“As for peace with Israel, we as Palestinians cannot trust the Israelis because what we have in Israel is really Zionism, not Jewishness. We have no problem with Jews, our problem is rather with the Zionists who want to eventually destroy us and take our lands away from us. Therefore, and based on our current situation today, I think it is impossible to have peace with Israel.”

Mutaz al-Nazer, 23

Mutaz, who is from Hebron, recently graduated in political science from the University of Hebron. He is also a volunteer with the Palestine Red Crescent Society.

[Photo courtesy of Mutaz al-Nazer]
[Photo courtesy of Mutaz al-Nazer]

“Unfortunately, what we see today is not a full Intifada. It is rather a spontaneous reaction to Israeli aggression against Al-Aqsa and the deliberate killing of young Palestinians. I think an Intifada at this time would be counterproductive for us because we are not ready for it yet.

“We need to plan better for a bigger and much more organised Intifada that will result in kicking the Israeli army out from our country once and for all. But the current Palestinian leadership is not the proper conduit for that to take place. I think new, younger leaders will have to emerge and lead the Palestinians out of this quagmire with Israel.”

Mariam Hamarsheh, 25

From Jenin, Mariam is a recent law school graduate from al-Najah University.

[Photo courtesy of Mariam Hamarsheh]
[Photo courtesy of Mariam Hamarsheh]

“For us Palestinians, we know that Israel is our enemy which humiliates us on a daily basis, but what I think is even more humiliating is the total subjugation of the Palestinian Authority to Israel.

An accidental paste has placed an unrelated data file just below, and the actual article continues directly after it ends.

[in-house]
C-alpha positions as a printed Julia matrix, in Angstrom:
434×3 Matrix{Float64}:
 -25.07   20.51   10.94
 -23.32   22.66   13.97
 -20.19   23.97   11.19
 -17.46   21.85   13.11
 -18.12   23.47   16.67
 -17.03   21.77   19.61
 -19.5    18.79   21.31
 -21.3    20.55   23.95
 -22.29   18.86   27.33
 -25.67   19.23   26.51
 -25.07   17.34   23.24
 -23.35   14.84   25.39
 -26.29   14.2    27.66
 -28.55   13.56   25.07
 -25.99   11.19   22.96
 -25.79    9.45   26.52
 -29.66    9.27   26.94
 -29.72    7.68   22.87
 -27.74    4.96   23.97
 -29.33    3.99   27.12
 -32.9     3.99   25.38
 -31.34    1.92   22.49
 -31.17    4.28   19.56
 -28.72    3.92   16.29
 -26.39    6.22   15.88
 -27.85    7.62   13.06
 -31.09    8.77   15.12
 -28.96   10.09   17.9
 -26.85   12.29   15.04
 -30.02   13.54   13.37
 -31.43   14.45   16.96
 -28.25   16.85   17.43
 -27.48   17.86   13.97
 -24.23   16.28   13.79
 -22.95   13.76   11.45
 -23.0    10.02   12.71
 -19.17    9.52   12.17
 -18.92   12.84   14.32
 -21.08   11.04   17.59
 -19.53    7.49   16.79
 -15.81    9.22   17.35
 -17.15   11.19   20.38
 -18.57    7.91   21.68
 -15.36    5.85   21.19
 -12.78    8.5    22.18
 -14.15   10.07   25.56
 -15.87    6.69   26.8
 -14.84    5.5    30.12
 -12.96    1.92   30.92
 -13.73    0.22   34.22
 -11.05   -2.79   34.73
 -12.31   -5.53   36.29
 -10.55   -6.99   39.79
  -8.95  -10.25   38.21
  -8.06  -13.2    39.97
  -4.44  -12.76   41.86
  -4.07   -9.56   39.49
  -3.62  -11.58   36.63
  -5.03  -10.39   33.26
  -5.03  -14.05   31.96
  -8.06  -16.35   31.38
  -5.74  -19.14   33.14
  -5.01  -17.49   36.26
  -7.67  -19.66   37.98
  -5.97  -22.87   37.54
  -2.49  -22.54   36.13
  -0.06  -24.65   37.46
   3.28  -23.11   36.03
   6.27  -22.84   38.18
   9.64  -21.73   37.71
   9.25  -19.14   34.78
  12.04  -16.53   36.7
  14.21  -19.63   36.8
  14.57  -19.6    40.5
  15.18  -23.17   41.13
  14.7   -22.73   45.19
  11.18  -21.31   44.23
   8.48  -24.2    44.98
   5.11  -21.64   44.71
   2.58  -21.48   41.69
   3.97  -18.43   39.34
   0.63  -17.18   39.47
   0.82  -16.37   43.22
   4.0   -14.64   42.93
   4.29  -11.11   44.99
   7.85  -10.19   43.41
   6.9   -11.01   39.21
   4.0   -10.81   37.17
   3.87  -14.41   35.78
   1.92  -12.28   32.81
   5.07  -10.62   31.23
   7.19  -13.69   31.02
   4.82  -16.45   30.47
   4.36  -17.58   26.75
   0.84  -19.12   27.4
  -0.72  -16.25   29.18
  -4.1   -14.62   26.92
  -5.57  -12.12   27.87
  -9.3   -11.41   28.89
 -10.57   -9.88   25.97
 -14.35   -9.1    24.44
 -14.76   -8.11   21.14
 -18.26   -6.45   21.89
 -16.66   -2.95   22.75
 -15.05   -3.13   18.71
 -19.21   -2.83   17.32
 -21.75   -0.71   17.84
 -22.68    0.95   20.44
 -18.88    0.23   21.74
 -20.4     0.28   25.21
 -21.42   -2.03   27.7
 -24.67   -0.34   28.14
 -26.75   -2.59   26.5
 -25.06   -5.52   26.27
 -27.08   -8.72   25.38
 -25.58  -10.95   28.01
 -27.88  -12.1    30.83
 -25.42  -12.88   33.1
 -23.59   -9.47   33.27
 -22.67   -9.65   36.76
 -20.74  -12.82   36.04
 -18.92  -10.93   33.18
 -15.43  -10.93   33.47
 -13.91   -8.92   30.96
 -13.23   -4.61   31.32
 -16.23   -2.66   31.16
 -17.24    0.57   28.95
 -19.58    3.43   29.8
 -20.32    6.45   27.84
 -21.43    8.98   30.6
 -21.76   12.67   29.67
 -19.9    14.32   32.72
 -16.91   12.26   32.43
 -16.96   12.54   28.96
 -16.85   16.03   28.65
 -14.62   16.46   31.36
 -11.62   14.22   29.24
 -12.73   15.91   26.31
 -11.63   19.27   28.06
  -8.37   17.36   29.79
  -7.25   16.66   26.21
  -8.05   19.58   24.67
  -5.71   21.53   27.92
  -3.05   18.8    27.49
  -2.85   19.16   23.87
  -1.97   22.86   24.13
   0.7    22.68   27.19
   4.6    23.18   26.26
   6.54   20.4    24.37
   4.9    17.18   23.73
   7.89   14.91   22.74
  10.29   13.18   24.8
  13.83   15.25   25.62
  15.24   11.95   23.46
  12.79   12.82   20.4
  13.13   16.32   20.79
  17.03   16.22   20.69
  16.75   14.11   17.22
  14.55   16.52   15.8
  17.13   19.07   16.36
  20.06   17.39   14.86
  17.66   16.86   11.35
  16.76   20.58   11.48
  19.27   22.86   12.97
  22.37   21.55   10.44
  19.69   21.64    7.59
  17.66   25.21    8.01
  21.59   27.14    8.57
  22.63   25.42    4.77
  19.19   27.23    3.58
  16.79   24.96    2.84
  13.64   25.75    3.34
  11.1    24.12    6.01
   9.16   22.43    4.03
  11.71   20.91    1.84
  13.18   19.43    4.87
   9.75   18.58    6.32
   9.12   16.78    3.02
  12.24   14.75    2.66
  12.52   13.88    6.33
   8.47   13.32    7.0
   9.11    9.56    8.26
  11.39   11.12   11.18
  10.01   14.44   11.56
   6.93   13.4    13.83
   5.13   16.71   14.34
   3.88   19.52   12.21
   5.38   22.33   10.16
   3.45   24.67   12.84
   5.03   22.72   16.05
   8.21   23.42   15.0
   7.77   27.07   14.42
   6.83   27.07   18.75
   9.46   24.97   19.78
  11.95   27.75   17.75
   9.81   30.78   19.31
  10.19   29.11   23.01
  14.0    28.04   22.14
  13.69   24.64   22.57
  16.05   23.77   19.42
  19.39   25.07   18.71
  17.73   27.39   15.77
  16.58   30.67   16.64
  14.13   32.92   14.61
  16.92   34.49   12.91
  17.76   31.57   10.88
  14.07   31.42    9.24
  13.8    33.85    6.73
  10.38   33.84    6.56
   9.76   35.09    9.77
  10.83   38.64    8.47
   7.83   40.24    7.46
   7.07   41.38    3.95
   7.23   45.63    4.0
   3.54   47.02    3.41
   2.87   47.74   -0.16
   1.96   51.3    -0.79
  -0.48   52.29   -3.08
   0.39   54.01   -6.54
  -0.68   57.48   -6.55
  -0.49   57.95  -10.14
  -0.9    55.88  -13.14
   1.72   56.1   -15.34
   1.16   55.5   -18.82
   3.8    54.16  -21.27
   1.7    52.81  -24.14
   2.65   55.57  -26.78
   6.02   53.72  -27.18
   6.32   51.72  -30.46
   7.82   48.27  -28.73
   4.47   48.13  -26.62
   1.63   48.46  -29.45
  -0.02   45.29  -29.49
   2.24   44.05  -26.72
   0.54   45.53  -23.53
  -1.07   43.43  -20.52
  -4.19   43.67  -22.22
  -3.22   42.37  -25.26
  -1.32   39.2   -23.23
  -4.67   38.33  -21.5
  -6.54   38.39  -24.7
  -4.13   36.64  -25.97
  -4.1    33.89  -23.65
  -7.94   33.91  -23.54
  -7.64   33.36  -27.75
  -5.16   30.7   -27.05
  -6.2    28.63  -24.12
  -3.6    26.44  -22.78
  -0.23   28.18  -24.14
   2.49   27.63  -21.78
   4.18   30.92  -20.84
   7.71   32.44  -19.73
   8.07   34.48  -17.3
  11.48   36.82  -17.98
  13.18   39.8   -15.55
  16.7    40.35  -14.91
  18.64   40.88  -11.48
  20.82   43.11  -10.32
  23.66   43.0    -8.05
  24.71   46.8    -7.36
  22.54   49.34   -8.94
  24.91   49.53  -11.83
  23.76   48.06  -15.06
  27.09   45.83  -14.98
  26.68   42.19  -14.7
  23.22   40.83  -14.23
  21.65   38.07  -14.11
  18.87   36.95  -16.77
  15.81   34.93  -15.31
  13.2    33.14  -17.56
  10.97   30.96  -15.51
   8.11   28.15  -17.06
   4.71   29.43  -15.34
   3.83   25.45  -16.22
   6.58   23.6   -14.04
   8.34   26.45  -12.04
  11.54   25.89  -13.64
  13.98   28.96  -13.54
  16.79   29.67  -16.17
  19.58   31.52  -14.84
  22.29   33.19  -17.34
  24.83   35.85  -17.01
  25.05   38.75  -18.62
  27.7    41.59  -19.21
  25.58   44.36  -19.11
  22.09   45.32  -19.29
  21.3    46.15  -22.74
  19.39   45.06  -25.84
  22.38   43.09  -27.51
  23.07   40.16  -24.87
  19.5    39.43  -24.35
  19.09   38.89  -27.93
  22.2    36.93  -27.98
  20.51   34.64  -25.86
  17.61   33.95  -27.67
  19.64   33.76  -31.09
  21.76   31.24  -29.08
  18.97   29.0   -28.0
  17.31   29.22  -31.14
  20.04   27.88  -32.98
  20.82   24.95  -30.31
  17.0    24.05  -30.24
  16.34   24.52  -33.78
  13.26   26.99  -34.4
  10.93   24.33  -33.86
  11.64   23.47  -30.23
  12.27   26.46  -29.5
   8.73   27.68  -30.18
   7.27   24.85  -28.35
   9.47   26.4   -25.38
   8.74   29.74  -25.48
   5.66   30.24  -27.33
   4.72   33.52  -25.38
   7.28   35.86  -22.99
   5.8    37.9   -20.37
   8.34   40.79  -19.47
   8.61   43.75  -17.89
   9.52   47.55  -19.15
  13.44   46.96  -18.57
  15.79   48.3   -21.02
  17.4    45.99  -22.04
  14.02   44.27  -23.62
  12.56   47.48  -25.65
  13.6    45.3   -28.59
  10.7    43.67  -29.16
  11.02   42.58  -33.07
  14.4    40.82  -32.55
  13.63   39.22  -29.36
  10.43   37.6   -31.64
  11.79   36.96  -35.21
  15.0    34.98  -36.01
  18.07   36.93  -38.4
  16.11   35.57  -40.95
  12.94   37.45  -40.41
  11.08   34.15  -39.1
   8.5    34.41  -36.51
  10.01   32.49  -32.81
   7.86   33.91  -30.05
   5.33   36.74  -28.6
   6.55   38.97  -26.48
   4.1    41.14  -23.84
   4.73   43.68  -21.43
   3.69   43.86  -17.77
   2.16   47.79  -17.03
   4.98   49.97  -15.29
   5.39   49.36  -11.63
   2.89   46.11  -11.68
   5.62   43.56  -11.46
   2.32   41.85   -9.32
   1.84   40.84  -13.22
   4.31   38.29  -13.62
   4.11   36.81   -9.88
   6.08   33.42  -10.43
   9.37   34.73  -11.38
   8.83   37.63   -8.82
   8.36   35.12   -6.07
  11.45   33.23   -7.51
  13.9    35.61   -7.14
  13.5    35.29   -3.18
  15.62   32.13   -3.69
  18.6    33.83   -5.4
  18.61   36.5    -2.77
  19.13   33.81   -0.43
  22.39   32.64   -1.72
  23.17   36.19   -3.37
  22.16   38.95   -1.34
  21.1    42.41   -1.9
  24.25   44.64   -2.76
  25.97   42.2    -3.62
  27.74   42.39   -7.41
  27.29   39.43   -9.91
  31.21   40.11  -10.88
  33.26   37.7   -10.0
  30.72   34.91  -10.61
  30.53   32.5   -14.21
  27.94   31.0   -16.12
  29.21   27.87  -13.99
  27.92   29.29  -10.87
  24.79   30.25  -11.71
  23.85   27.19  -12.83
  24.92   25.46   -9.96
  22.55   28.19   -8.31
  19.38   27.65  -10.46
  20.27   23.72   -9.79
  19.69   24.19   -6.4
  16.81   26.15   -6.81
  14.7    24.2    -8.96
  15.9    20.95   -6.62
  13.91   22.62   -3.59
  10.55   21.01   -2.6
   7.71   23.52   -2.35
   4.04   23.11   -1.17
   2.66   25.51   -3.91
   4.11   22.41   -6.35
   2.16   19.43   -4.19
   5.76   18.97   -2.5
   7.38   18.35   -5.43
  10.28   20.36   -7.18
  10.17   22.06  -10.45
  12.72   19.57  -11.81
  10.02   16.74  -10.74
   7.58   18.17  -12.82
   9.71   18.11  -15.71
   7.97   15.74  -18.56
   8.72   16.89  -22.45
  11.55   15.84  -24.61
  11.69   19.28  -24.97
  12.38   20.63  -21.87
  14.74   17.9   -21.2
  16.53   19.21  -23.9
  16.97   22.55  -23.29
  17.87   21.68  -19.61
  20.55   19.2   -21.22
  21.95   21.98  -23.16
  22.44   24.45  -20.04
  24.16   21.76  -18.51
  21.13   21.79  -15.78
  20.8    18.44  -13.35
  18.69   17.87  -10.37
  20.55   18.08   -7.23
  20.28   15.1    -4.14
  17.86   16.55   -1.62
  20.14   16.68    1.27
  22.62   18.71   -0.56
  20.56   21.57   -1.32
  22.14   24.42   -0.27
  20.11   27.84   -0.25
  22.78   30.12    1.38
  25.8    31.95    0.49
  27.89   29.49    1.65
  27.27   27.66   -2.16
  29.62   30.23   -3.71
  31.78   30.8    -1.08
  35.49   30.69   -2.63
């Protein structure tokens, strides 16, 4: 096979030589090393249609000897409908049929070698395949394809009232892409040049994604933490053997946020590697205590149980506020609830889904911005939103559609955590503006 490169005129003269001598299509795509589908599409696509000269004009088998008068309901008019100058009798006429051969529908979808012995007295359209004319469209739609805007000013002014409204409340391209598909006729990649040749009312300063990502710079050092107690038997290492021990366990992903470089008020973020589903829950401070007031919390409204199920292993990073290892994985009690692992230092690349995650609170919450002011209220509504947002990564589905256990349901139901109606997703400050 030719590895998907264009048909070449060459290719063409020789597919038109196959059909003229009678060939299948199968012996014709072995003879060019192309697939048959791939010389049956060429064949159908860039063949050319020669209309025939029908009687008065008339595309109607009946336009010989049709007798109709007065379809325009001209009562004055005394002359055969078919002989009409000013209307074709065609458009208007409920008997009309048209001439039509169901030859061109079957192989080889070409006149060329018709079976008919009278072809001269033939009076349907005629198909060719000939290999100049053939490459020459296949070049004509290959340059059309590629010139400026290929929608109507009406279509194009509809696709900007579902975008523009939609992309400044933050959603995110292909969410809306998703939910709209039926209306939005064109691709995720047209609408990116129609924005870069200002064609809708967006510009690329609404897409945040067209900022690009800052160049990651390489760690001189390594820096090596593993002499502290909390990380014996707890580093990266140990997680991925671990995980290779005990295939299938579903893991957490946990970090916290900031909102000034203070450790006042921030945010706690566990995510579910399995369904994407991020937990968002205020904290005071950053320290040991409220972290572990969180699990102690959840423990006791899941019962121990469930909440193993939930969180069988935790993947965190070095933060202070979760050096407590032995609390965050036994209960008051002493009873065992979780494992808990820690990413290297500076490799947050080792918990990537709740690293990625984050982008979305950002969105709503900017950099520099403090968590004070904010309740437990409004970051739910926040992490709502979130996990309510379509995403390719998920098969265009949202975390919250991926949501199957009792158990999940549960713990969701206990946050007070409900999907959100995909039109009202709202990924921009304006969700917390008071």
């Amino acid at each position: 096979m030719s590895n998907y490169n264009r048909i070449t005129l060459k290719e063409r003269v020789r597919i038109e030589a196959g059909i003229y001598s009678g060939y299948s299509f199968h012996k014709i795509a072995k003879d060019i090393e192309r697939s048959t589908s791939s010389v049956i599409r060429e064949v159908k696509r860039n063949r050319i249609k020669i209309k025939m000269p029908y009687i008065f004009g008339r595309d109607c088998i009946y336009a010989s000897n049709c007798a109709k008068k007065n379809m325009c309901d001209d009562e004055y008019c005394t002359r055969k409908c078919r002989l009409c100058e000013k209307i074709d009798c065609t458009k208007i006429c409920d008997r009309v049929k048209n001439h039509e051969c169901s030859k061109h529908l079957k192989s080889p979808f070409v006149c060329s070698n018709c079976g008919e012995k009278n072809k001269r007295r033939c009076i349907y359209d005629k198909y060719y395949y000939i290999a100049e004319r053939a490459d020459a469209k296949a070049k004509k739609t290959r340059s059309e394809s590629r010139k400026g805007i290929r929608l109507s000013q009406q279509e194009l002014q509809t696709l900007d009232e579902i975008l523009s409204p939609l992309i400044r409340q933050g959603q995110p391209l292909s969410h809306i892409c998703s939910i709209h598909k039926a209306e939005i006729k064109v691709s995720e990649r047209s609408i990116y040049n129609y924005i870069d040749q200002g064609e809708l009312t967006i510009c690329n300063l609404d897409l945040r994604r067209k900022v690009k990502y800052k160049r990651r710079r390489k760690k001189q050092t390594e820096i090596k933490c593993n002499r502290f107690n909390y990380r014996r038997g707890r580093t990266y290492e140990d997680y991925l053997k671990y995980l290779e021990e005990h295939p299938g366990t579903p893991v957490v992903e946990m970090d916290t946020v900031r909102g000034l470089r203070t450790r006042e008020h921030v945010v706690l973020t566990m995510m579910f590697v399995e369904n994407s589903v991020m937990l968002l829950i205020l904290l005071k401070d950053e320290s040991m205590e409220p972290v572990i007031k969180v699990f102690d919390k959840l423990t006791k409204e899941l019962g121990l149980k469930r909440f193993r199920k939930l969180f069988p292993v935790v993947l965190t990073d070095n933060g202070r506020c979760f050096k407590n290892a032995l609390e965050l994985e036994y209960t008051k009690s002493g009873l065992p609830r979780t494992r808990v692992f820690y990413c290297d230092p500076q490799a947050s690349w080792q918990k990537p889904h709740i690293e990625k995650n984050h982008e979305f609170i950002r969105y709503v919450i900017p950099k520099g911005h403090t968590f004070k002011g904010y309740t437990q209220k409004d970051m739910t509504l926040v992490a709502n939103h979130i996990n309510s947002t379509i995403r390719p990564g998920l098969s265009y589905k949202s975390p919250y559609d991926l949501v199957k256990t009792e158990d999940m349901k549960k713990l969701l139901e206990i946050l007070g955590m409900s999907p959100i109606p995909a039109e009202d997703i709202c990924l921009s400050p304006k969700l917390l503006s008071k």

“The reason young Palestinians are protesting on the streets and getting killed by Israel is because they are under so much pressure and have reached the point that they have nothing else to lose.

“This is why I support a third Intifada because we must get out of this situation – even if it costs us everything.”

Tamara Habaybeh, 23

From Nablus, Tamara is a recent graduate from al-Najah University’s media school.

[Photo courtesy of Tamara Habaybeh]
[Photo courtesy of Tamara Habaybeh]

“I don’t think that what’s happening today in Palestine is an Intifada per se, but rather a ‘rising up’. This is due to the fact that people, especially young people, have reached the point of being suffocated, politically and economically. People feel the need to vent their frustrations with the lack of hope for a better future.

“Although I don’t support a third Intifada because of the lopsided balance of power between us and Israel, I do believe that we will remain in a state of conflict with the Jews in Palestine until the end of days. That said, however, I have no problem with the idea of peace with Israel, but I do not think they want peace with us. Israelis don’t want peace. All their talk about peace is just one big game they play.”

Follow Ali Younes on Twitter: @clearaliyounes

Source: Al Jazeera